Introduced in 1987, Fisher-Price’s PXL-2000 is a toy camcorder that records lo-fi, black-and-white videos onto audio cassettes. Although it was only on the market for a year, it has garnered an enthusiastic following in the ensuing three decades, finding popularity with everyone from children and amateur cineastes, to artists and experimental filmmakers like Sadie Benning and Joe Gibbons.
Now in its 27th year, the PXL This festival showcases the wide range of pixelvision’s possibilities with over two dozen films, from the narrative to the abstract, absurd to enigmatic. Highlights include David Witzing’s “To the Inland Ocean,” a two-part nature film that combines still shots in color, with pixelated black-and-white footage of sublime seascapes, and Eli Elliott’s “Orpheus 5,” a combination of found footage and Paul McCarthy-style abjection. Relatively cheap and easy to use, the PXL-2ooo offers anyone with an idea the opportunity to become an auteur, providing the missing link between DIY punk cinema and today’s digital directors.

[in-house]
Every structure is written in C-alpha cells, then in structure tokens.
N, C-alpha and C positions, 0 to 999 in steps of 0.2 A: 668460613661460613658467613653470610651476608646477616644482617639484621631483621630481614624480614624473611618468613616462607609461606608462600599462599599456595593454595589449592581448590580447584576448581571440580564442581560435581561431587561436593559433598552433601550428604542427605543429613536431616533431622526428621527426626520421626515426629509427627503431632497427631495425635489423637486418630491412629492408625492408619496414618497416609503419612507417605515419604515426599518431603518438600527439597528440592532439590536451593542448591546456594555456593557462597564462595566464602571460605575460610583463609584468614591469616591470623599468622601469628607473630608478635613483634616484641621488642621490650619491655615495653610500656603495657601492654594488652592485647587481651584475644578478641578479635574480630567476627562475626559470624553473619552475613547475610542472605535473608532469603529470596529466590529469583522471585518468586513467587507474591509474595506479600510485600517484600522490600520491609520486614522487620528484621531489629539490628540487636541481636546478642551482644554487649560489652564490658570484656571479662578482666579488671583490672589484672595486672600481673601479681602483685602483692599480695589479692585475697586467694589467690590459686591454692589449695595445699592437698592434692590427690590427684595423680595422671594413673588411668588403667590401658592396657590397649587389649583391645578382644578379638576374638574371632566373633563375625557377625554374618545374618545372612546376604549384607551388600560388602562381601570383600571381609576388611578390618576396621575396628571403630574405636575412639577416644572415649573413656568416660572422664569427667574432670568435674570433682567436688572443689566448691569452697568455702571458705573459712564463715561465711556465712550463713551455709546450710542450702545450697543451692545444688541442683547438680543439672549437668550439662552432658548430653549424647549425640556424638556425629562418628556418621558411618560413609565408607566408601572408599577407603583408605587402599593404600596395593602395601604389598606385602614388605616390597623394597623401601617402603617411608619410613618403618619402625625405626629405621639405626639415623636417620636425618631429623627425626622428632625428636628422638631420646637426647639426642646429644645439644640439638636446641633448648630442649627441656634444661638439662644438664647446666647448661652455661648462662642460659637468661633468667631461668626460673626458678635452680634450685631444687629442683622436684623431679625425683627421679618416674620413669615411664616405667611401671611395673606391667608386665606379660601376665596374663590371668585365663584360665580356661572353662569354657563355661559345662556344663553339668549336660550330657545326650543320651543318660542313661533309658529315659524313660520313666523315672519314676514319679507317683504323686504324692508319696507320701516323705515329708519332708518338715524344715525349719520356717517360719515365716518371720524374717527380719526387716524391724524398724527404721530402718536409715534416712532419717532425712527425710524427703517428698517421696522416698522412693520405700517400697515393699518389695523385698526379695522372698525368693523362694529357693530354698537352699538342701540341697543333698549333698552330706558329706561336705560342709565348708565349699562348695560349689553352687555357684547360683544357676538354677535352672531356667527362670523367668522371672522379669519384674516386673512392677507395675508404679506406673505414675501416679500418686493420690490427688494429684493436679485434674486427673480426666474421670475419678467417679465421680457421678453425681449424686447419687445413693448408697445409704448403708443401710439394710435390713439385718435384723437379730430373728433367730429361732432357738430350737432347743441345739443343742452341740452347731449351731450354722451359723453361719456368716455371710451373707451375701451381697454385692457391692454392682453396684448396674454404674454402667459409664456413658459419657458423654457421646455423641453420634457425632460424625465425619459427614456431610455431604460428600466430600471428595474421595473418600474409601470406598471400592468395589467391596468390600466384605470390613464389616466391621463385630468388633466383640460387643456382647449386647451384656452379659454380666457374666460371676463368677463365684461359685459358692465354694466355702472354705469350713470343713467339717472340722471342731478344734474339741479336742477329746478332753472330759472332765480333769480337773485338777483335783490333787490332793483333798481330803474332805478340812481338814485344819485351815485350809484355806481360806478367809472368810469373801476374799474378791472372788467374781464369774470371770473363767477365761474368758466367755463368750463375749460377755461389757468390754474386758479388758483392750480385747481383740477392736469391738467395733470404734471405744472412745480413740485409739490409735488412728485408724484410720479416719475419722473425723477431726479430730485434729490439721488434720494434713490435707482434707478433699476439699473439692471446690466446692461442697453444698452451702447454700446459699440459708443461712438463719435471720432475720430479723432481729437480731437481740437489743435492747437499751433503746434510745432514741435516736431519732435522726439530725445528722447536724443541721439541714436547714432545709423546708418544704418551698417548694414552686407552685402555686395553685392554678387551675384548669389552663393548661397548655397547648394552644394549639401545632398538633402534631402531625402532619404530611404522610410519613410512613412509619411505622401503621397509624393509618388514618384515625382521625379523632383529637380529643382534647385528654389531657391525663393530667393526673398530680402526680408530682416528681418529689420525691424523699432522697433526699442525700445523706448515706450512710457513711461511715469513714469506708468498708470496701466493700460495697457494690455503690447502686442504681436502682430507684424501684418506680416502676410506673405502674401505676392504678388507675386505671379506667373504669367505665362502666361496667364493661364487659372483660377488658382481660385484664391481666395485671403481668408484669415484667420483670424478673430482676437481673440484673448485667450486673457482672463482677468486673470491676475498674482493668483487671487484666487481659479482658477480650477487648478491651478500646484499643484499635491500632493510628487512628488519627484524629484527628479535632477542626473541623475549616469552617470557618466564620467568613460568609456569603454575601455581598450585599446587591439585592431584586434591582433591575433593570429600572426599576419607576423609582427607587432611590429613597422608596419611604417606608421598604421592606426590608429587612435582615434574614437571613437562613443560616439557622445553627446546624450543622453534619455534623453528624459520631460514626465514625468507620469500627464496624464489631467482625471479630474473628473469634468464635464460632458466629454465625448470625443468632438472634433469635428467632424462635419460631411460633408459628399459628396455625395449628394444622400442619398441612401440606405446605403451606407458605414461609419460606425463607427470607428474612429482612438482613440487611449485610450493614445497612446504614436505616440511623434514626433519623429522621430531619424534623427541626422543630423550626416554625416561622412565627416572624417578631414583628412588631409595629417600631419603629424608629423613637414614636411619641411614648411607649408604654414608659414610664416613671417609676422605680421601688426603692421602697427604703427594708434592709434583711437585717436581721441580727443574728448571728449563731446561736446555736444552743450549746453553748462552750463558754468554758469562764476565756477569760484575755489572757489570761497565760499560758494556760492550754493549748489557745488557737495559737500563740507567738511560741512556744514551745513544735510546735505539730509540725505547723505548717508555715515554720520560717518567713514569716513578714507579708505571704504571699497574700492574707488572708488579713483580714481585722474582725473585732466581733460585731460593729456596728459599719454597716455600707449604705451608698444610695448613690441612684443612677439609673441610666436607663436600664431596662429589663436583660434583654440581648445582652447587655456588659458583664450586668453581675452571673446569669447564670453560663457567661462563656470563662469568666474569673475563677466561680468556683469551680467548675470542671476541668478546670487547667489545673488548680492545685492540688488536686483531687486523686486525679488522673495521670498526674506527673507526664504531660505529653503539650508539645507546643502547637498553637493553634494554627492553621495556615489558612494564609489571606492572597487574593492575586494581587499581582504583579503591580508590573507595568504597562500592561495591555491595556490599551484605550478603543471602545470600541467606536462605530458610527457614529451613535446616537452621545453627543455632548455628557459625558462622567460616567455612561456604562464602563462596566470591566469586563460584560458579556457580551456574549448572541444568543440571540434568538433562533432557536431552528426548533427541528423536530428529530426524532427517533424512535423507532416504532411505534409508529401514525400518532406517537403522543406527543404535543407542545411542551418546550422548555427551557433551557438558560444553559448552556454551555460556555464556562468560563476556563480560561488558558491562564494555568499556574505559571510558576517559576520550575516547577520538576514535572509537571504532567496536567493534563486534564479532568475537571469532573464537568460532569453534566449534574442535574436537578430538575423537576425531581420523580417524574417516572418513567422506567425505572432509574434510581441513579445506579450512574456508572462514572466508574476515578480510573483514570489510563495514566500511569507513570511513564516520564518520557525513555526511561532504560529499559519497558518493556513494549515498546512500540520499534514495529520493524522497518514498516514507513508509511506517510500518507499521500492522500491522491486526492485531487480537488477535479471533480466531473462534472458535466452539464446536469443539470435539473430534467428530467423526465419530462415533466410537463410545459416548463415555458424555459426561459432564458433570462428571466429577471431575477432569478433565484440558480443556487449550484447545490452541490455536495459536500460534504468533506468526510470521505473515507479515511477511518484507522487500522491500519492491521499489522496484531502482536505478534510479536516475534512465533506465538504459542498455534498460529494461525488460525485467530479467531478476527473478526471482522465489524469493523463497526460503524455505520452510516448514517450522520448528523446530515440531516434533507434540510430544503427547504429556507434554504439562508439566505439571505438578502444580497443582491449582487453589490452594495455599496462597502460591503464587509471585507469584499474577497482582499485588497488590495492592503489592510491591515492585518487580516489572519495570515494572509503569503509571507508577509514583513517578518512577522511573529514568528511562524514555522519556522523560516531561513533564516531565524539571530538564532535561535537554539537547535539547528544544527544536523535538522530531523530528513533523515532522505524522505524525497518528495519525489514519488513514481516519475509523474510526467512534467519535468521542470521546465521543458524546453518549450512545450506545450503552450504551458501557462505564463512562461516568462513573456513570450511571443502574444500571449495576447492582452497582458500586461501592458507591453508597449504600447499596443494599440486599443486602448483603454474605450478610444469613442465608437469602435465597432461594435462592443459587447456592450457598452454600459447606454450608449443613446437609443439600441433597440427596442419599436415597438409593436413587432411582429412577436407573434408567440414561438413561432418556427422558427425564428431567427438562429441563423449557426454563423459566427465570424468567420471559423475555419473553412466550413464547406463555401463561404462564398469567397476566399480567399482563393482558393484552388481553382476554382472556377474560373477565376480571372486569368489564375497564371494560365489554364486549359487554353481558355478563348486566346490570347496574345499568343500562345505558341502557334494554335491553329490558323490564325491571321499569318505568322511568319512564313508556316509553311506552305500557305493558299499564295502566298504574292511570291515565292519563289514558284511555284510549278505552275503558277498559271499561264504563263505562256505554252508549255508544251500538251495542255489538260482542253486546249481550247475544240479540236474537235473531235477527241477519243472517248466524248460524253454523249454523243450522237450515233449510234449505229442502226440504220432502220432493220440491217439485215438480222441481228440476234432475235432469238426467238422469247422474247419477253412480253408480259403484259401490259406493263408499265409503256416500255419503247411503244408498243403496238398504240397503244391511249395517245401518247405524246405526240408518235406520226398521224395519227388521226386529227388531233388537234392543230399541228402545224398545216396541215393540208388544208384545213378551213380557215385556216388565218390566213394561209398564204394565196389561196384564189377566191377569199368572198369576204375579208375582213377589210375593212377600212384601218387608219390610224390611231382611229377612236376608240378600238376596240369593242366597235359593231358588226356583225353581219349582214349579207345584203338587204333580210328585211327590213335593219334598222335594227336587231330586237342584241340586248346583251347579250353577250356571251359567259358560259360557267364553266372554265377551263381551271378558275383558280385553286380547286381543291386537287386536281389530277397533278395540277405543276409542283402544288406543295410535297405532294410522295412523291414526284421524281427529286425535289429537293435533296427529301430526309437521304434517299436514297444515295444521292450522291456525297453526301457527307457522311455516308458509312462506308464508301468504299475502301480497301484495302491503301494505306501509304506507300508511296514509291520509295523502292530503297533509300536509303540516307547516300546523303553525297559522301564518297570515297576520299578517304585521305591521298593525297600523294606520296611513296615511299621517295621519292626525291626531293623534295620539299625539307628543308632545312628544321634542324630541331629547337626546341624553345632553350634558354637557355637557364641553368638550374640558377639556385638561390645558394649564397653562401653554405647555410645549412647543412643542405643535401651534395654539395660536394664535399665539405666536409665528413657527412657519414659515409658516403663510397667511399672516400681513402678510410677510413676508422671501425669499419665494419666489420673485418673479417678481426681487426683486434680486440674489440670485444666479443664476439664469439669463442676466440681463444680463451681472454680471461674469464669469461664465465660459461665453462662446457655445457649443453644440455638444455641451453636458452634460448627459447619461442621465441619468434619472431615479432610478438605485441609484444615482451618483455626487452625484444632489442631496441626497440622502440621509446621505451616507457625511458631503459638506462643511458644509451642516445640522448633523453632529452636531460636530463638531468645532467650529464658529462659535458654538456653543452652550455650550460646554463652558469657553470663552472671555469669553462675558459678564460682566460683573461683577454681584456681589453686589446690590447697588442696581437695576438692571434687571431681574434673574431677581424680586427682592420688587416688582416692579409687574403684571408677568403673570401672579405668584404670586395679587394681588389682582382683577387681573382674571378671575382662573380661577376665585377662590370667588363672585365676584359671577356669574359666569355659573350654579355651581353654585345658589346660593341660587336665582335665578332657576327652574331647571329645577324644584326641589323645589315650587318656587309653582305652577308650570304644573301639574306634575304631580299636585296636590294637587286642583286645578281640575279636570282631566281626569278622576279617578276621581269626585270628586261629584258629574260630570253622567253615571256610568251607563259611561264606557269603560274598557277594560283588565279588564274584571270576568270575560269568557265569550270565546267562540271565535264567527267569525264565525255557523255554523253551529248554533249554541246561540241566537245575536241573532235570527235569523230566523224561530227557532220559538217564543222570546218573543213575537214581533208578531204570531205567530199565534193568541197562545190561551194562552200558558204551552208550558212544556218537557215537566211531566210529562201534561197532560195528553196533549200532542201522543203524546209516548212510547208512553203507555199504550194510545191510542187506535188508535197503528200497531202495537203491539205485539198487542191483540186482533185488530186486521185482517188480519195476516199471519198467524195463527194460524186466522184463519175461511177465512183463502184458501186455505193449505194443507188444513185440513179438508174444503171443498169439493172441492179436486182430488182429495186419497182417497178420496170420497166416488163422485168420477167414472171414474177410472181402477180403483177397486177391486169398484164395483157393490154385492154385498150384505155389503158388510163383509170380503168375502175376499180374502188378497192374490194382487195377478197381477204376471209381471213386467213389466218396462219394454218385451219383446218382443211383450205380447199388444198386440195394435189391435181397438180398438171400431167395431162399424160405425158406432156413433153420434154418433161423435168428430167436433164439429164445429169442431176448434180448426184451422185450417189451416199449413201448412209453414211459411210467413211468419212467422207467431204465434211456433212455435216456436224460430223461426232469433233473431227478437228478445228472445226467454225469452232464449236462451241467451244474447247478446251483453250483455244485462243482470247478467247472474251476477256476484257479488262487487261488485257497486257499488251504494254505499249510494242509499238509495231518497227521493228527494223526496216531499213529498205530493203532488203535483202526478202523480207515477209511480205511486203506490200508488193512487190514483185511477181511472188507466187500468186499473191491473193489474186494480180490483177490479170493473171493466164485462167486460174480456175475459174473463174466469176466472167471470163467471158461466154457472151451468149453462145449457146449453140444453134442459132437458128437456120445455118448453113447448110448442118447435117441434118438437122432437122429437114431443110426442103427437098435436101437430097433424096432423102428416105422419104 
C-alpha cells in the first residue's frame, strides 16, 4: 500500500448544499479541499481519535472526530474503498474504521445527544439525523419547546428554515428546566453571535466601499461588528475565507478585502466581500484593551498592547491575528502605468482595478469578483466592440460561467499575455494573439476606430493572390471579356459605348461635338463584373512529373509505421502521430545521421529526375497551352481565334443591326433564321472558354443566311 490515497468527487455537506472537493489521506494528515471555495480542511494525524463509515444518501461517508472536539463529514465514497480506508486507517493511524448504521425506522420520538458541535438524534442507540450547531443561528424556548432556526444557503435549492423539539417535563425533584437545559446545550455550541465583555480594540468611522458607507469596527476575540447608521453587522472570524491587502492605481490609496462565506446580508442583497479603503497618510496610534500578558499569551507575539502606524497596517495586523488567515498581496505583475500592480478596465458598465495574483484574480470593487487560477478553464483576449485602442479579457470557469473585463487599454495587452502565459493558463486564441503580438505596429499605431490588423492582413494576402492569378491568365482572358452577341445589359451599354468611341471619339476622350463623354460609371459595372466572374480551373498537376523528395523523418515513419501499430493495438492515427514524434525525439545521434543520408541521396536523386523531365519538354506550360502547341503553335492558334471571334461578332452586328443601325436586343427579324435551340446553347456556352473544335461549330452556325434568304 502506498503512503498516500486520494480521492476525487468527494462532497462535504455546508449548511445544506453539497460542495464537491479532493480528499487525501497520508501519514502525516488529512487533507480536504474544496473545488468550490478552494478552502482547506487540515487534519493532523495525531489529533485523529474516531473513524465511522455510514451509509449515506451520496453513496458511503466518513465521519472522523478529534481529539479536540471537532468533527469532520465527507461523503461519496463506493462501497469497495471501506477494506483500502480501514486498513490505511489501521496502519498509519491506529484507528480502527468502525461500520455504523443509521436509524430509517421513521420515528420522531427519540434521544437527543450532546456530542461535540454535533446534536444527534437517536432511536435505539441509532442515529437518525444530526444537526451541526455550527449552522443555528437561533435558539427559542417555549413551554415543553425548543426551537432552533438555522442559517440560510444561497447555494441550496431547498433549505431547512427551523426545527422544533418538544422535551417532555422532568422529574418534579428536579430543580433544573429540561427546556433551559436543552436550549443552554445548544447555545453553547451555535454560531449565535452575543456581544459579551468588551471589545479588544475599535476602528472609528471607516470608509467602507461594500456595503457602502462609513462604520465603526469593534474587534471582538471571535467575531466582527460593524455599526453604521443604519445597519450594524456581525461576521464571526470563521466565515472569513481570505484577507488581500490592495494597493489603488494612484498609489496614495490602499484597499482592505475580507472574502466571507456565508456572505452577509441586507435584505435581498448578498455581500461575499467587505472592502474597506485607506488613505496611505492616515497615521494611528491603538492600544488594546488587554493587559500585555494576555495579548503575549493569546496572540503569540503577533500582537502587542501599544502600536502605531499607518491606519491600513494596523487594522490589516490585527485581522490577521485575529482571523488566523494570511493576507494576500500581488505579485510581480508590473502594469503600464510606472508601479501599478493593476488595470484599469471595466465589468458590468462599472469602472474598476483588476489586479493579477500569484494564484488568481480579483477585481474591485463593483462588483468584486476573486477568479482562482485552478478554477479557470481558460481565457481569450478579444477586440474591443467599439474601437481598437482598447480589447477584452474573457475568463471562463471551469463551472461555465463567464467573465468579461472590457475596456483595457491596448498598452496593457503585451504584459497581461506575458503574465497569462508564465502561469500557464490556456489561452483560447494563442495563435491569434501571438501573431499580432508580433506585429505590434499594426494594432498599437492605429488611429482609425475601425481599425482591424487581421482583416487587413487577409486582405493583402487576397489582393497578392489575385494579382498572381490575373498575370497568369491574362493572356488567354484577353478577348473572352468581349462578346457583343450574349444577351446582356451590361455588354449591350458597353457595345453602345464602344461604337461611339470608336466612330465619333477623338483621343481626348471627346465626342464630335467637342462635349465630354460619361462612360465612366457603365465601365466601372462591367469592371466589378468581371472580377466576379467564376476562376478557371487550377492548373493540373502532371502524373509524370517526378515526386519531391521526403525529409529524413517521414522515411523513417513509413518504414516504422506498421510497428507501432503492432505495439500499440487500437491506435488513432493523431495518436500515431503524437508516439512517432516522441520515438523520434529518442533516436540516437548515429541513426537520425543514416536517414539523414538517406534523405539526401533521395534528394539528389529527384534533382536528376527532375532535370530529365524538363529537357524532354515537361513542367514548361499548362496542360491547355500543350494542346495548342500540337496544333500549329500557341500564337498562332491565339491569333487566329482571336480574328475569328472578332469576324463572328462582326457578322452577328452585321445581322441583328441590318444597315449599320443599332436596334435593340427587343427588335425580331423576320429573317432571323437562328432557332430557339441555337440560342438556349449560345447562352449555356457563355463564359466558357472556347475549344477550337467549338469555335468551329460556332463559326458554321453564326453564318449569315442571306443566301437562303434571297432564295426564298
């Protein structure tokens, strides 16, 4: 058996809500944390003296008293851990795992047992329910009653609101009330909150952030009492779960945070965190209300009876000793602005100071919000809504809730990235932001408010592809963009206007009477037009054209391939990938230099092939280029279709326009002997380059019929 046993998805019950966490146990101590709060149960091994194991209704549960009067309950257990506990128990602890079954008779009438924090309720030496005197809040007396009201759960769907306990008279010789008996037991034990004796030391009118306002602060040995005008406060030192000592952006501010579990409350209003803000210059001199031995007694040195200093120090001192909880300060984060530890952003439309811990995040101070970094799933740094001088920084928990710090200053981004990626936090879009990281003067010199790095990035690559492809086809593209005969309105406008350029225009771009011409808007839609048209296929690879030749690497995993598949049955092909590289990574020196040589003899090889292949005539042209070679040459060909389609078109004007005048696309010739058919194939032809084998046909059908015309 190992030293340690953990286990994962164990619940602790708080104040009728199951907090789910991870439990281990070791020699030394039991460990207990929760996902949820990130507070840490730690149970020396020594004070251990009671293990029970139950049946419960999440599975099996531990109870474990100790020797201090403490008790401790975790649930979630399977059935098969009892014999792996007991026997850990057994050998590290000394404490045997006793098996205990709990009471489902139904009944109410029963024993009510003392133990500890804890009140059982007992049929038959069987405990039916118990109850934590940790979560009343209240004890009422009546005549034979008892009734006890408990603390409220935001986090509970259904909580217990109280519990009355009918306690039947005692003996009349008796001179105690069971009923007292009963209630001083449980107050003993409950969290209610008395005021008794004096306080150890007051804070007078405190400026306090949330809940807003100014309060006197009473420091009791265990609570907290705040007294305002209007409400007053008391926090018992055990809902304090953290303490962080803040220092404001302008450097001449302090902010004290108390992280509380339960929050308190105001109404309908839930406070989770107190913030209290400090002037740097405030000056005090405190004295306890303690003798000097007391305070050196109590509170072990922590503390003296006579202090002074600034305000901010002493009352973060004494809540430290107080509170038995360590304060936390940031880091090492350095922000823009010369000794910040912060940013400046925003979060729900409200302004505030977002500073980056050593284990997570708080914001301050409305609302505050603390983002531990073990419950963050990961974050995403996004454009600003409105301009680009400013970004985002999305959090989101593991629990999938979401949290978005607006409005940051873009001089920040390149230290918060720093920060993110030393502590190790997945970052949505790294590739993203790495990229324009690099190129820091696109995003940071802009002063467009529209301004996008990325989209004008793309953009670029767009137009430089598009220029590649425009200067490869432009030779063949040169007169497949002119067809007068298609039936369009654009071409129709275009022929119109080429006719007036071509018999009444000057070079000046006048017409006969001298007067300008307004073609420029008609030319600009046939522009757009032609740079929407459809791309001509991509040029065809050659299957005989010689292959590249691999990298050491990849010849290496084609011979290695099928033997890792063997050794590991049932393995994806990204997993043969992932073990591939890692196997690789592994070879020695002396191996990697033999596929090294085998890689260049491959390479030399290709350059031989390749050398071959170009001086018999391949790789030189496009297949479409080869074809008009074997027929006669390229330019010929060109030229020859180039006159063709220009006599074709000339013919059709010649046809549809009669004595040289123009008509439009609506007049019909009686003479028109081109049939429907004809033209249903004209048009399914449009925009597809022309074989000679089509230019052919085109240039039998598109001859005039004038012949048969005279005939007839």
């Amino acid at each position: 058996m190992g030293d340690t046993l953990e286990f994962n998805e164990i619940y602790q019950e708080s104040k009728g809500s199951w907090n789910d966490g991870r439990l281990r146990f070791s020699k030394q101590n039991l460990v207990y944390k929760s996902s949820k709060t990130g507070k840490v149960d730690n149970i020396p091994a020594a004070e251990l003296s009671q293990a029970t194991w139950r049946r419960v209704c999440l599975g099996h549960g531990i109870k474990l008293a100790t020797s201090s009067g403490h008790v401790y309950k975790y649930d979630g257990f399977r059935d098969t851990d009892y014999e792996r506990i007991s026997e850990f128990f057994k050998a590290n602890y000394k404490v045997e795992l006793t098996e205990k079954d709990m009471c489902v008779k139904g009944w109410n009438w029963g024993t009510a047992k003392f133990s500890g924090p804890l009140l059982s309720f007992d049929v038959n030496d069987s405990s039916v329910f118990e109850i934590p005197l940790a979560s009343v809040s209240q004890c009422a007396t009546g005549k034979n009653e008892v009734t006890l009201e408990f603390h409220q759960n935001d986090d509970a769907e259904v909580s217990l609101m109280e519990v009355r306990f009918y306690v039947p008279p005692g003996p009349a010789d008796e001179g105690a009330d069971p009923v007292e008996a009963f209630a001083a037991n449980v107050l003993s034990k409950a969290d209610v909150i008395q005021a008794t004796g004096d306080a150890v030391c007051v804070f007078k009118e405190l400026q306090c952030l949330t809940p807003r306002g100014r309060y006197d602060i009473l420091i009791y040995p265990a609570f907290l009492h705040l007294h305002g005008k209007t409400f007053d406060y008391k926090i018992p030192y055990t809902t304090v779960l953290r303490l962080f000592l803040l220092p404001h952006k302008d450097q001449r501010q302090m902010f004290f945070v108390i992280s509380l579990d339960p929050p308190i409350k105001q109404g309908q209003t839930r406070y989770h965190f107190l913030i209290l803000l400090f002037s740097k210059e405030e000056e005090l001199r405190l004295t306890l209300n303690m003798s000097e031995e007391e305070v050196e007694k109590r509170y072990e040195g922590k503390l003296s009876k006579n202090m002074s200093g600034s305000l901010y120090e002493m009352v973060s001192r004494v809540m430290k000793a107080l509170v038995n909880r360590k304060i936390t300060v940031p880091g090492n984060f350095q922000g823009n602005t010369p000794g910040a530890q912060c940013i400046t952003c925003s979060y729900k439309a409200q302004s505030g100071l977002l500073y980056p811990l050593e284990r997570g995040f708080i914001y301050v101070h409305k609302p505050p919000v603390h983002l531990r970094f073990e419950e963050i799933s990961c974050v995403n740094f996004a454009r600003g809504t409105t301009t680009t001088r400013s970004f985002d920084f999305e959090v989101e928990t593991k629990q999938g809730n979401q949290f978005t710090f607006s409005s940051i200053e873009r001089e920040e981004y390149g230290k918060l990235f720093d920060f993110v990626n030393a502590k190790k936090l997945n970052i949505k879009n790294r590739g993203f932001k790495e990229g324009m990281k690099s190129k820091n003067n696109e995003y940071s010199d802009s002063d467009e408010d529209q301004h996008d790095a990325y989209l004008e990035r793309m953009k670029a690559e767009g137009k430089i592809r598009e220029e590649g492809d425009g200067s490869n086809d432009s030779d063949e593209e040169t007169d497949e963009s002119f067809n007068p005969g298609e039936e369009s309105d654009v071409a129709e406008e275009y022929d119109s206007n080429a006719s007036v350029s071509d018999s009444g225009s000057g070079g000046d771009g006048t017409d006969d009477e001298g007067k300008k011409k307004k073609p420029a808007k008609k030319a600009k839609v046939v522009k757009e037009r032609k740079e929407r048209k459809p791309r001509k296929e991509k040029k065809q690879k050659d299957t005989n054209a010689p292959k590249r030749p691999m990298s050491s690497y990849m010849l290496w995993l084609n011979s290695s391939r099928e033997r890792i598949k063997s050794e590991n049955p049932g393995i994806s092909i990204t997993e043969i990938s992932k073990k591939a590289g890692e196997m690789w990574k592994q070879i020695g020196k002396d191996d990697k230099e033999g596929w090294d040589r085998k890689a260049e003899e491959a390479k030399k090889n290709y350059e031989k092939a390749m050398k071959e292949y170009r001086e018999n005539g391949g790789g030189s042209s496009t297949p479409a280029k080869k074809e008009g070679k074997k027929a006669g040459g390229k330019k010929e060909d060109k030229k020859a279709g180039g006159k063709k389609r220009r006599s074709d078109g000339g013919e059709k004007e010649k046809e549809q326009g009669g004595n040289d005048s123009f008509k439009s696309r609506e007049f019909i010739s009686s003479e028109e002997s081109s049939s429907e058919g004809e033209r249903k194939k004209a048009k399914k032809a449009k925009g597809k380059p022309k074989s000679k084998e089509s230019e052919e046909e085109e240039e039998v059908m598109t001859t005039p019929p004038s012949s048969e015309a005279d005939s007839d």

When: Monday, December 11, 6–7:30pm (pre-show begins at 4pm)
Where: UnUrban (3301 Pico Boulevard, Santa Monica, California)
More info here.
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